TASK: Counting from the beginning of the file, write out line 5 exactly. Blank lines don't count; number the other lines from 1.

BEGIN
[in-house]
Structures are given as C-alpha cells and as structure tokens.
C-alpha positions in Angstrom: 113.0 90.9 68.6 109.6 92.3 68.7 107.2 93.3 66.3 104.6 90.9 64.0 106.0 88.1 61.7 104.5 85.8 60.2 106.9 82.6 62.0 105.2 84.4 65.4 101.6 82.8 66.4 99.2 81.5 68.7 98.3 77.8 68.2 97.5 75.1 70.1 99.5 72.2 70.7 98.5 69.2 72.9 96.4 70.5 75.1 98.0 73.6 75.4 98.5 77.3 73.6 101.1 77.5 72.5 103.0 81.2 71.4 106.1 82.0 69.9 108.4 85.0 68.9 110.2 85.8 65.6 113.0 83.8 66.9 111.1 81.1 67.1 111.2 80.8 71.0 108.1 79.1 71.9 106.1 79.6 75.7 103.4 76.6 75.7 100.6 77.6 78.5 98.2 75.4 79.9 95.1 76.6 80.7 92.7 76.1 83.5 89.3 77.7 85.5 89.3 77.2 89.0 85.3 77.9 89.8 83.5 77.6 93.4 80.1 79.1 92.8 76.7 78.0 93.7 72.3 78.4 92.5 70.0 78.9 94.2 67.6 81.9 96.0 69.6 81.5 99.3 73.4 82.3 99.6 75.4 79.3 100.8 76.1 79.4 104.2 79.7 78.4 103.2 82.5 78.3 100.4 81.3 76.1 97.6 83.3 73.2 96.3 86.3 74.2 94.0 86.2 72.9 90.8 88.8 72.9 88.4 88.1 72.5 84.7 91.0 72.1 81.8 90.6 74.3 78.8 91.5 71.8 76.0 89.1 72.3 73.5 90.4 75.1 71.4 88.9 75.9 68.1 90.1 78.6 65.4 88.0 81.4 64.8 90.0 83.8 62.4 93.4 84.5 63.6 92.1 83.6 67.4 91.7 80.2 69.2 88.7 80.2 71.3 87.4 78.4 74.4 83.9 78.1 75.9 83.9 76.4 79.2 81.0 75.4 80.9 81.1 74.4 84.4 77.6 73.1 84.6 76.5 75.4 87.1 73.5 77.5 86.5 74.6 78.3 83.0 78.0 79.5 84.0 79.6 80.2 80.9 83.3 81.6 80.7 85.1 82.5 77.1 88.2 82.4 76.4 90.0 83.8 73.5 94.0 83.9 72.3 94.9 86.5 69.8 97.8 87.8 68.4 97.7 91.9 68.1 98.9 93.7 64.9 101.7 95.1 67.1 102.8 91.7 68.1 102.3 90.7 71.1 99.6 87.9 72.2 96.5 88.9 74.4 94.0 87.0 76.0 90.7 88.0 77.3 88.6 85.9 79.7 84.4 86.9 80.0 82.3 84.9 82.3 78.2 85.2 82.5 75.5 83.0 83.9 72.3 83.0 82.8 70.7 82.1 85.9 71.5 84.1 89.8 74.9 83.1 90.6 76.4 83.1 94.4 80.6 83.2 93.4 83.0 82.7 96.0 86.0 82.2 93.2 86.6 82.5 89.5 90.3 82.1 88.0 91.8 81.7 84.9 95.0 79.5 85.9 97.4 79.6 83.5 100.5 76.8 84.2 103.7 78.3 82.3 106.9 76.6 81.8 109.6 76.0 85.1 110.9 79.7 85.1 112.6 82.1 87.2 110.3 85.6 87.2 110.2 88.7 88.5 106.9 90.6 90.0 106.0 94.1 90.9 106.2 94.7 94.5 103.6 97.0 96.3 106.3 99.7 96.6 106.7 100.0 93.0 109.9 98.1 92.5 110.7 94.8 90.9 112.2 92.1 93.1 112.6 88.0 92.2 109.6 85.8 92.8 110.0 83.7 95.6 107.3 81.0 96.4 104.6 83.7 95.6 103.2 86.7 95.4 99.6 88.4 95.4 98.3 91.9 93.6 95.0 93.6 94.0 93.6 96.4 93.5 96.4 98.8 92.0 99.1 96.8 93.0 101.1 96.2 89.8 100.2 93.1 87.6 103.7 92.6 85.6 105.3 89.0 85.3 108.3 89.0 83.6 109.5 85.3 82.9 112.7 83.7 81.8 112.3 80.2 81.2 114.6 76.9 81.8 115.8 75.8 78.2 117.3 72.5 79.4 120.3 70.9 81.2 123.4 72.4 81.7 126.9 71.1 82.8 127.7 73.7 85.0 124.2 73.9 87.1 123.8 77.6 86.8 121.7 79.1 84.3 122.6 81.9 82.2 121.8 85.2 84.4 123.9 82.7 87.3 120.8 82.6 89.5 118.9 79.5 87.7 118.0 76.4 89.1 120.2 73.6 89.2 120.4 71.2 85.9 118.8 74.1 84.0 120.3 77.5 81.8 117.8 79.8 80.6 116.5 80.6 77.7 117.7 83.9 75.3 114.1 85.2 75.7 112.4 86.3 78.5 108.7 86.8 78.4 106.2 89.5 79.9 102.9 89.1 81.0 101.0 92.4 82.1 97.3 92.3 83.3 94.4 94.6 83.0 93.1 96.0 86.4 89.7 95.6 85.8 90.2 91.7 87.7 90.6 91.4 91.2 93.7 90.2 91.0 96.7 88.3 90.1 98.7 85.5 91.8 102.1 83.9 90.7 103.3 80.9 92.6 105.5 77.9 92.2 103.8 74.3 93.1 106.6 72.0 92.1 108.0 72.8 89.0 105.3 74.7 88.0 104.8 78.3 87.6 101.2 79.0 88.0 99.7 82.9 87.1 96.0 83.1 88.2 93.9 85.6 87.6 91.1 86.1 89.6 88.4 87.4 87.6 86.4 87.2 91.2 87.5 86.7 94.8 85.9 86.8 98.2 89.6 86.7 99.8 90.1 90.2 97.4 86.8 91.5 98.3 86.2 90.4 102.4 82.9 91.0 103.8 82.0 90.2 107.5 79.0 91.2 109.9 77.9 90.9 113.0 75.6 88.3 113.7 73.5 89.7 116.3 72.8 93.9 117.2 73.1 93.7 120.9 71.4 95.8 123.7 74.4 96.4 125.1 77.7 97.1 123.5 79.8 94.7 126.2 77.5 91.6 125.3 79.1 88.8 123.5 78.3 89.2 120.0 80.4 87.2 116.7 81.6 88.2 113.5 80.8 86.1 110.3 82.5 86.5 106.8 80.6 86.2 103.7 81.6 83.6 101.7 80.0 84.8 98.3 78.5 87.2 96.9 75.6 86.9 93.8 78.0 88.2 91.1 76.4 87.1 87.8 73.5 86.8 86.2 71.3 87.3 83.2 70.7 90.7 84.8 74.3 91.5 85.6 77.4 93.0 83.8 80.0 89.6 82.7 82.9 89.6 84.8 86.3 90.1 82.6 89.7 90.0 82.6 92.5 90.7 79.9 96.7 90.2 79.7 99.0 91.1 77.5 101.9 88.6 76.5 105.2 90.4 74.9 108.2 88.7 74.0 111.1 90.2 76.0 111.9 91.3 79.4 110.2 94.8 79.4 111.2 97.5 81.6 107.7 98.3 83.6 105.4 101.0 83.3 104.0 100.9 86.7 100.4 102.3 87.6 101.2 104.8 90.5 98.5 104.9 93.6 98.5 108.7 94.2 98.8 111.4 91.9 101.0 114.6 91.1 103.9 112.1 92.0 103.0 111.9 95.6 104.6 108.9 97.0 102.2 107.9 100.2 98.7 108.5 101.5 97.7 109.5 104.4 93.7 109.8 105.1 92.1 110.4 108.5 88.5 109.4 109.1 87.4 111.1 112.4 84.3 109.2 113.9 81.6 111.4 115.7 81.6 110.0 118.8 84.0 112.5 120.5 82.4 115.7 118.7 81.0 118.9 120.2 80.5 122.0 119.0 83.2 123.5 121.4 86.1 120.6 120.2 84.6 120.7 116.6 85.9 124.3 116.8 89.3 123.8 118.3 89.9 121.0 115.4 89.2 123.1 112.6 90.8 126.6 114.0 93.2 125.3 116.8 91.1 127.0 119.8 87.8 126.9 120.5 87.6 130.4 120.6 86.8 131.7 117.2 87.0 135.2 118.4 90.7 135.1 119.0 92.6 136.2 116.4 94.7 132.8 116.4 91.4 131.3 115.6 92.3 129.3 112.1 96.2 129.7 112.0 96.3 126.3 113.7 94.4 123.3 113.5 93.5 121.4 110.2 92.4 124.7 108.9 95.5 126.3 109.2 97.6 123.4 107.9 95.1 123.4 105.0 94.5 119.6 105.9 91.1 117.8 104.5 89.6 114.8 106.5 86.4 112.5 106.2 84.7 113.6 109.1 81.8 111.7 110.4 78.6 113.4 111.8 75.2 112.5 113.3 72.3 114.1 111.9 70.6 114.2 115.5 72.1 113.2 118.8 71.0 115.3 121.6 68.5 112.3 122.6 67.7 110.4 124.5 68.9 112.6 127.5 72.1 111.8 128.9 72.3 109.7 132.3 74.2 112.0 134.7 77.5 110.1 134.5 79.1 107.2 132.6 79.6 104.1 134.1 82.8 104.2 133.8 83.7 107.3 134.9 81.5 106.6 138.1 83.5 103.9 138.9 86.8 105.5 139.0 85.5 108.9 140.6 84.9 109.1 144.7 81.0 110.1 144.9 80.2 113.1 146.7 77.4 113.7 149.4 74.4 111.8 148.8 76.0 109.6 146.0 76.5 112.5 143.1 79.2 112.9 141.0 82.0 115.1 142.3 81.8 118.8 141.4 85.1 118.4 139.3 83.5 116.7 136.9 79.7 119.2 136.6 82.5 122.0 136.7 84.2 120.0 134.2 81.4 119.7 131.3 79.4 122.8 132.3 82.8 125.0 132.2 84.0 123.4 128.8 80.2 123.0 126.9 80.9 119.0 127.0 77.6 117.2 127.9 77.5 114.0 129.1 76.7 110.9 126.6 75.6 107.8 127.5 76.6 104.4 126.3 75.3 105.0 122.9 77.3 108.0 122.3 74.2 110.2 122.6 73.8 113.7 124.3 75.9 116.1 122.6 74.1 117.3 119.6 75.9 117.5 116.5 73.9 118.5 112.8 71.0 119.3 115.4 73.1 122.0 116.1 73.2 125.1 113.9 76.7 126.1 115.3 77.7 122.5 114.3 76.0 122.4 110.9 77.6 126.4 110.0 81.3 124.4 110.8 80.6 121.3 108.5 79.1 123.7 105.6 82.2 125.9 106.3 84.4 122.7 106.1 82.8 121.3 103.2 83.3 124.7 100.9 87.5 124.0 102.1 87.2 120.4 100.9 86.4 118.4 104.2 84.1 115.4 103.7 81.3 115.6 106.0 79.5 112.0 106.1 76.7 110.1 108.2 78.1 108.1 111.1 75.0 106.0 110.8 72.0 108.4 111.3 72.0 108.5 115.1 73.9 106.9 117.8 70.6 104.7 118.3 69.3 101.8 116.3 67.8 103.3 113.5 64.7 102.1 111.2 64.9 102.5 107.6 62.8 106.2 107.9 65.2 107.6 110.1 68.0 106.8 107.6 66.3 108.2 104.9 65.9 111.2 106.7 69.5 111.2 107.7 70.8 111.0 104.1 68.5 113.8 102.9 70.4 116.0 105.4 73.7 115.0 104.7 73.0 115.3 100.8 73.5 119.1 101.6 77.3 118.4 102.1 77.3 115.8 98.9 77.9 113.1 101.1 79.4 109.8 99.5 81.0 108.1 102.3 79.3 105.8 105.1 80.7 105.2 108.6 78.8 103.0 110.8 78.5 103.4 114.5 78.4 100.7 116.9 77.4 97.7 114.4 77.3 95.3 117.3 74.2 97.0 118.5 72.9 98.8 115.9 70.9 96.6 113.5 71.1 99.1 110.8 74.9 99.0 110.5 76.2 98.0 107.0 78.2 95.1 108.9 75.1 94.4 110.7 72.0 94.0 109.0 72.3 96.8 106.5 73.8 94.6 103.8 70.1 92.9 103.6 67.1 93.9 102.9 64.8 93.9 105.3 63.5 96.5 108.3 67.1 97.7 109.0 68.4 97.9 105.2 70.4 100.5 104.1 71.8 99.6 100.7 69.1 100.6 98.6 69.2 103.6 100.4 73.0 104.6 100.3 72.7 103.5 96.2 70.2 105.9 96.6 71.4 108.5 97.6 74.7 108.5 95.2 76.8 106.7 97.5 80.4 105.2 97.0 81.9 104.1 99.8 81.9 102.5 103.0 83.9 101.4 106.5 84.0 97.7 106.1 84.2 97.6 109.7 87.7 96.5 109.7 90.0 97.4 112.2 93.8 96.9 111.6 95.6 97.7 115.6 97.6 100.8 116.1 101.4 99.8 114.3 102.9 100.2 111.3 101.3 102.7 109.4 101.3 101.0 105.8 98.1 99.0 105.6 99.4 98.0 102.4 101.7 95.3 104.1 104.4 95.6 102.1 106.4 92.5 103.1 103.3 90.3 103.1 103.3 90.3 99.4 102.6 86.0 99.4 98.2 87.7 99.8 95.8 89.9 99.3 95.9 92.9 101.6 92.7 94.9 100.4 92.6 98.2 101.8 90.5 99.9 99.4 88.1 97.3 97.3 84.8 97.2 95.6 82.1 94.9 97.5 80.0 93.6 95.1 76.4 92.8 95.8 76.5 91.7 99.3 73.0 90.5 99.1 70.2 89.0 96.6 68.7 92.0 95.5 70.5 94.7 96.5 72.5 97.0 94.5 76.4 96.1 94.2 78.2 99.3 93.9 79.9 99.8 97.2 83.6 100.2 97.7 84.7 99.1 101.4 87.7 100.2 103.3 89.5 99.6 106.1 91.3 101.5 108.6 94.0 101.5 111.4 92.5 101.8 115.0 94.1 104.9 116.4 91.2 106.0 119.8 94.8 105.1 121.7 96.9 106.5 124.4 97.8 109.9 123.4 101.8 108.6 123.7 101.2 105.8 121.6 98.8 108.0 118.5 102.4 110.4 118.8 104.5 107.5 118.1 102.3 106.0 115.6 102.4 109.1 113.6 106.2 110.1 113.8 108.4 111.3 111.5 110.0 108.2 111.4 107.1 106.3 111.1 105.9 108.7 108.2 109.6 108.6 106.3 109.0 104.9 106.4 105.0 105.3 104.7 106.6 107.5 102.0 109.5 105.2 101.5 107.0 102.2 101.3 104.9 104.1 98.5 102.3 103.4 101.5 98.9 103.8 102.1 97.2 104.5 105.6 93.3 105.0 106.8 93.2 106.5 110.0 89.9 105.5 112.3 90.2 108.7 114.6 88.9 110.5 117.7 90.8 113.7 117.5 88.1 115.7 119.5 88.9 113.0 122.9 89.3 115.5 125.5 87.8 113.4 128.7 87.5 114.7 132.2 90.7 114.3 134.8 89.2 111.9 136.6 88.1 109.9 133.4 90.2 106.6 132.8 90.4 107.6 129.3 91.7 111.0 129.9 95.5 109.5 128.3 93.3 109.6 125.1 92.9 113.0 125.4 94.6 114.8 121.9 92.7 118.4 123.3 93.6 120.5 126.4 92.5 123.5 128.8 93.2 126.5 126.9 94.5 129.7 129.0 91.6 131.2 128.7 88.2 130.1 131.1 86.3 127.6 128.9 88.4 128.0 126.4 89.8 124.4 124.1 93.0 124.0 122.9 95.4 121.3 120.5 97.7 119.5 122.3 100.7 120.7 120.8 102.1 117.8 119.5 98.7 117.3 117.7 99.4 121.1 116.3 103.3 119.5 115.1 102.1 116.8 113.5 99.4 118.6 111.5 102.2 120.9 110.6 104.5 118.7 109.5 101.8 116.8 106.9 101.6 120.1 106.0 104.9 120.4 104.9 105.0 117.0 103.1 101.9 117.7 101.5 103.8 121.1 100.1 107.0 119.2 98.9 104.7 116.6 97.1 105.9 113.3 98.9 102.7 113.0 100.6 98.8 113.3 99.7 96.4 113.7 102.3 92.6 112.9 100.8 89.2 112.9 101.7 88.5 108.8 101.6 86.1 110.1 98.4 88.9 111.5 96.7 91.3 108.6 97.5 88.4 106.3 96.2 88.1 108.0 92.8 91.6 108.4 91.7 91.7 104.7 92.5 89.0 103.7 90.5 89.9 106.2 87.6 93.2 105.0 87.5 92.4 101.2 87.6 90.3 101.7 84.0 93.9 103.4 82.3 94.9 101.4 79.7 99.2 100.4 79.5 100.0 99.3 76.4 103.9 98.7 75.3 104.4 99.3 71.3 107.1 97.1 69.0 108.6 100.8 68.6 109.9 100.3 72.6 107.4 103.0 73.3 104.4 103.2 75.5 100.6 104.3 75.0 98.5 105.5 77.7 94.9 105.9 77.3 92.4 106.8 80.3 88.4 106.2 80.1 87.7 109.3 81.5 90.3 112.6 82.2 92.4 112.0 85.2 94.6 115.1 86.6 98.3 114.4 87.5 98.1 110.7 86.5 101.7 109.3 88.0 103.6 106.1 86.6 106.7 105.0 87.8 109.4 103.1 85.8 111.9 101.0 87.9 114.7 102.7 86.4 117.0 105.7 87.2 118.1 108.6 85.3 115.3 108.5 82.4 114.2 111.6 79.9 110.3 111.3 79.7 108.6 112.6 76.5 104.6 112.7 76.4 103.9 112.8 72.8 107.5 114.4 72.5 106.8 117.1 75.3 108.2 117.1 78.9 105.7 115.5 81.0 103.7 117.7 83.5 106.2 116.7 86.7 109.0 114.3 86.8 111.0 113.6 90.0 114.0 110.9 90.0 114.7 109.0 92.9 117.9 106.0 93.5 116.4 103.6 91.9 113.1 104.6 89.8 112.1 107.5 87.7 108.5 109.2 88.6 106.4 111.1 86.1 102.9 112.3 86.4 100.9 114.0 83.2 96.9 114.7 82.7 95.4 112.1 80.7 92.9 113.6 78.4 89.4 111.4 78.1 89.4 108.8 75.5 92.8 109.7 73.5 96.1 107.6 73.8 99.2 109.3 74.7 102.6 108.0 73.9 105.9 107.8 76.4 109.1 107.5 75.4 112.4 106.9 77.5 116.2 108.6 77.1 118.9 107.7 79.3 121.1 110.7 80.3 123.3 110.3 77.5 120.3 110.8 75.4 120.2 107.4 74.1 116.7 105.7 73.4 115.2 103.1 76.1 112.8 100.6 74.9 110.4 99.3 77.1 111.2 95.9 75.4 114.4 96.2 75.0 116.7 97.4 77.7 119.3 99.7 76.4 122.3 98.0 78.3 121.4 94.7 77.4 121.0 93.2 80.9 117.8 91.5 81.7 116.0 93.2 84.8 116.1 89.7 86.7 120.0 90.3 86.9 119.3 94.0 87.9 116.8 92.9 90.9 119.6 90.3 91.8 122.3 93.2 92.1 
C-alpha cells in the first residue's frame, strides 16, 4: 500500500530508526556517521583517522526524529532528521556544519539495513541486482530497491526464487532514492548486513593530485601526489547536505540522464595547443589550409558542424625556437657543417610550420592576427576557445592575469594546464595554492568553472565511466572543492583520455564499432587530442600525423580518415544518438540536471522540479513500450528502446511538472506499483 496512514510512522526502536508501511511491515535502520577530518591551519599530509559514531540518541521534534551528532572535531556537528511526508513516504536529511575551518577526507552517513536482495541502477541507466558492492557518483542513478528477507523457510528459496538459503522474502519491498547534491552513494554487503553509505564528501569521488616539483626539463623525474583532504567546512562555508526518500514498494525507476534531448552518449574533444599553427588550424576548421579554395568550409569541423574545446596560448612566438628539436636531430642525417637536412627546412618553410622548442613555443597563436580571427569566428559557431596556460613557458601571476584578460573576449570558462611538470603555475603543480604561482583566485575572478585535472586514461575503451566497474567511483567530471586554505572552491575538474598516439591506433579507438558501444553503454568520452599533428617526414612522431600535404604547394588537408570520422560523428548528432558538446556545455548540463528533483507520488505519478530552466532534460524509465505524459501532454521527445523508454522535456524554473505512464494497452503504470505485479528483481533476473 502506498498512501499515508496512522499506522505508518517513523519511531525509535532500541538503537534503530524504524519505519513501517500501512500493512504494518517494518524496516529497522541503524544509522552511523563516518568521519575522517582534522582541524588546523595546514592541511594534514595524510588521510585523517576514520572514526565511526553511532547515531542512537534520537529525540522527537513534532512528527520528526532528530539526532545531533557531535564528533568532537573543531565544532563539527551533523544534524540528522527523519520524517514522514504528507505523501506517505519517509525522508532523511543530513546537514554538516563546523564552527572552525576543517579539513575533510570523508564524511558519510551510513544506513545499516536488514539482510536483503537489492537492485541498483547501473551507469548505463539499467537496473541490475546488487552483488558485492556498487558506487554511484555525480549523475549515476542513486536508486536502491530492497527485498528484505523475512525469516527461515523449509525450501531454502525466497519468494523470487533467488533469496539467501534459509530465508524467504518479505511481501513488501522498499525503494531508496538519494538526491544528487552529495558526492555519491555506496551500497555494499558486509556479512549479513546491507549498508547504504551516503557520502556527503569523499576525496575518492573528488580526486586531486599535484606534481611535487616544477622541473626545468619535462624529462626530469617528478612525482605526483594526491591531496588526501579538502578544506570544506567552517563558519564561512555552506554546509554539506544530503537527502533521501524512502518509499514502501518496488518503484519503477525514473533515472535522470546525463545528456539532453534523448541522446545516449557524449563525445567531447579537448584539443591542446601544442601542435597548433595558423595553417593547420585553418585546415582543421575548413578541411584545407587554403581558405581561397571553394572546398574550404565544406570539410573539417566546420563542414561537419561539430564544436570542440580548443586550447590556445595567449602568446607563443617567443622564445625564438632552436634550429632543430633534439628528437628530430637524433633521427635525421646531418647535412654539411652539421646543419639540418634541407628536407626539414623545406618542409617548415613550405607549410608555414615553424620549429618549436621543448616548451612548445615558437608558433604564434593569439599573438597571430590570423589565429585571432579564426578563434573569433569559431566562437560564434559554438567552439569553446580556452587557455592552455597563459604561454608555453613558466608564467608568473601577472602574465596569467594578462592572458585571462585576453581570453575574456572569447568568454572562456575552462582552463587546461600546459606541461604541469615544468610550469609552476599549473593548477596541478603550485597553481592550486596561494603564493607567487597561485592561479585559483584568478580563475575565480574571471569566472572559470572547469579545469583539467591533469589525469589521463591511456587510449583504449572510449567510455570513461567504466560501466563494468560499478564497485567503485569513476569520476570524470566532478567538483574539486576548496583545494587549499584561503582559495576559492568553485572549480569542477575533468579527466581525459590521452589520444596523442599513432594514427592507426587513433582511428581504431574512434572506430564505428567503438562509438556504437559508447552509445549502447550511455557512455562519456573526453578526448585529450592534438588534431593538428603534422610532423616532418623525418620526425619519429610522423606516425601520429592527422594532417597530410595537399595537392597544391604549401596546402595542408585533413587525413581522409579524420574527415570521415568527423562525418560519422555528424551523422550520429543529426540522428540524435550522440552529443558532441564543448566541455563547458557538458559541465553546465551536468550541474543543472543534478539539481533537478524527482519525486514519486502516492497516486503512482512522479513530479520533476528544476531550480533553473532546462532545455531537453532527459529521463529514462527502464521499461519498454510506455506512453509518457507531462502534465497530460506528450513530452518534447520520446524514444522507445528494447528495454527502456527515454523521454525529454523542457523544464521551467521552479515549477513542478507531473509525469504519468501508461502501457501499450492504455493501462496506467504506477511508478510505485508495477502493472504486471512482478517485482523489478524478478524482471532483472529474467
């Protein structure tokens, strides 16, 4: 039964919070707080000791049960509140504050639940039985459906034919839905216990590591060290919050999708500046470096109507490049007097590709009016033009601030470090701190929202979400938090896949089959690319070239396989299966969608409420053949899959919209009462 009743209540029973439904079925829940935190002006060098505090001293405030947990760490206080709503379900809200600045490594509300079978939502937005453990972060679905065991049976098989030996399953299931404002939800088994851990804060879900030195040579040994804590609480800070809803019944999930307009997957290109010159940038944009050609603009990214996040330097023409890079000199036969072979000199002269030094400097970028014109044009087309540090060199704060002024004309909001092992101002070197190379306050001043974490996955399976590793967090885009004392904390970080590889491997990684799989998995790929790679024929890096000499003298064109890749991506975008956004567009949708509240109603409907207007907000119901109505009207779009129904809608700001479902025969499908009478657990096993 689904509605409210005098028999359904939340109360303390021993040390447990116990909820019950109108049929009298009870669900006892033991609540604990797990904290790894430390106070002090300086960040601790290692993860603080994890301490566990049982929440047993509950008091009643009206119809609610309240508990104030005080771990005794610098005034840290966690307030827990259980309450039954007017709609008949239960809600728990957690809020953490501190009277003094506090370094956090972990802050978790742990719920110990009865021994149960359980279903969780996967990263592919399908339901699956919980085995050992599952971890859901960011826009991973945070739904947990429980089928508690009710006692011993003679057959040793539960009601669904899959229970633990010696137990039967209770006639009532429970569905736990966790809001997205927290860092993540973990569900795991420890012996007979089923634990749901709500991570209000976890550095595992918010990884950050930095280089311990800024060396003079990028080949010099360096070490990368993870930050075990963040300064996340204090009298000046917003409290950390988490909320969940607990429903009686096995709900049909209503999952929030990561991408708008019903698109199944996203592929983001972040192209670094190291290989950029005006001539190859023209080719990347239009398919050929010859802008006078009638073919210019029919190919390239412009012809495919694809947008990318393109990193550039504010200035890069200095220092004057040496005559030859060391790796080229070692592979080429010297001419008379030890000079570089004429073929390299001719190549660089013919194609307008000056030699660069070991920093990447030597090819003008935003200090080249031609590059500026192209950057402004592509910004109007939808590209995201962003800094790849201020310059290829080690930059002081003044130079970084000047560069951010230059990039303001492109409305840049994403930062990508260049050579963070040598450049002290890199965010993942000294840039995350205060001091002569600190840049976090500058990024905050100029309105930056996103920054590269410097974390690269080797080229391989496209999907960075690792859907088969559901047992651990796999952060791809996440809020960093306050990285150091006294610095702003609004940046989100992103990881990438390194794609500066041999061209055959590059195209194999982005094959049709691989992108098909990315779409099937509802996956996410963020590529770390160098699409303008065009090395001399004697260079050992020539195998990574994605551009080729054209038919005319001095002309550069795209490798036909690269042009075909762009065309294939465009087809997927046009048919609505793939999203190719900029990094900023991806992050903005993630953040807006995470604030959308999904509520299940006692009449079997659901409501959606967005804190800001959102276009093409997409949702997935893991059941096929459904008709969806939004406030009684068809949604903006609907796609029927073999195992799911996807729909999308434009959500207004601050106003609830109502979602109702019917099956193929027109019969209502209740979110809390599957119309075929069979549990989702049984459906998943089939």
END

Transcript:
């Protein structure tokens, strides 16, 4: 039964919070707080000791049960509140504050639940039985459906034919839905216990590591060290919050999708500046470096109507490049007097590709009016033009601030470090701190929202979400938090896949089959690319070239396989299966969608409420053949899959919209009462 009743209540029973439904079925829940935190002006060098505090001293405030947990760490206080709503379900809200600045490594509300079978939502937005453990972060679905065991049976098989030996399953299931404002939800088994851990804060879900030195040579040994804590609480800070809803019944999930307009997957290109010159940038944009050609603009990214996040330097023409890079000199036969072979000199002269030094400097970028014109044009087309540090060199704060002024004309909001092992101002070197190379306050001043974490996955399976590793967090885009004392904390970080590889491997990684799989998995790929790679024929890096000499003298064109890749991506975008956004567009949708509240109603409907207007907000119901109505009207779009129904809608700001479902025969499908009478657990096993 689904509605409210005098028999359904939340109360303390021993040390447990116990909820019950109108049929009298009870669900006892033991609540604990797990904290790894430390106070002090300086960040601790290692993860603080994890301490566990049982929440047993509950008091009643009206119809609610309240508990104030005080771990005794610098005034840290966690307030827990259980309450039954007017709609008949239960809600728990957690809020953490501190009277003094506090370094956090972990802050978790742990719920110990009865021994149960359980279903969780996967990263592919399908339901699956919980085995050992599952971890859901960011826009991973945070739904947990429980089928508690009710006692011993003679057959040793539960009601669904899959229970633990010696137990039967209770006639009532429970569905736990966790809001997205927290860092993540973990569900795991420890012996007979089923634990749901709500991570209000976890550095595992918010990884950050930095280089311990800024060396003079990028080949010099360096070490990368993870930050075990963040300064996340204090009298000046917003409290950390988490909320969940607990429903009686096995709900049909209503999952929030990561991408708008019903698109199944996203592929983001972040192209670094190291290989950029005006001539190859023209080719990347239009398919050929010859802008006078009638073919210019029919190919390239412009012809495919694809947008990318393109990193550039504010200035890069200095220092004057040496005559030859060391790796080229070692592979080429010297001419008379030890000079570089004429073929390299001719190549660089013919194609307008000056030699660069070991920093990447030597090819003008935003200090080249031609590059500026192209950057402004592509910004109007939808590209995201962003800094790849201020310059290829080690930059002081003044130079970084000047560069951010230059990039303001492109409305840049994403930062990508260049050579963070040598450049002290890199965010993942000294840039995350205060001091002569600190840049976090500058990024905050100029309105930056996103920054590269410097974390690269080797080229391989496209999907960075690792859907088969559901047992651990796999952060791809996440809020960093306050990285150091006294610095702003609004940046989100992103990881990438390194794609500066041999061209055959590059195209194999982005094959049709691989992108098909990315779409099937509802996956996410963020590529770390160098699409303008065009090395001399004697260079050992020539195998990574994605551009080729054209038919005319001095002309550069795209490798036909690269042009075909762009065309294939465009087809997927046009048919609505793939999203190719900029990094900023991806992050903005993630953040807006995470604030959308999904509520299940006692009449079997659901409501959606967005804190800001959102276009093409997409949702997935893991059941096929459904008709969806939004406030009684068809949604903006609907796609029927073999195992799911996807729909999308434009959500207004601050106003609830109502979602109702019917099956193929027109019969209502209740979110809390599957119309075929069979549990989702049984459906998943089939």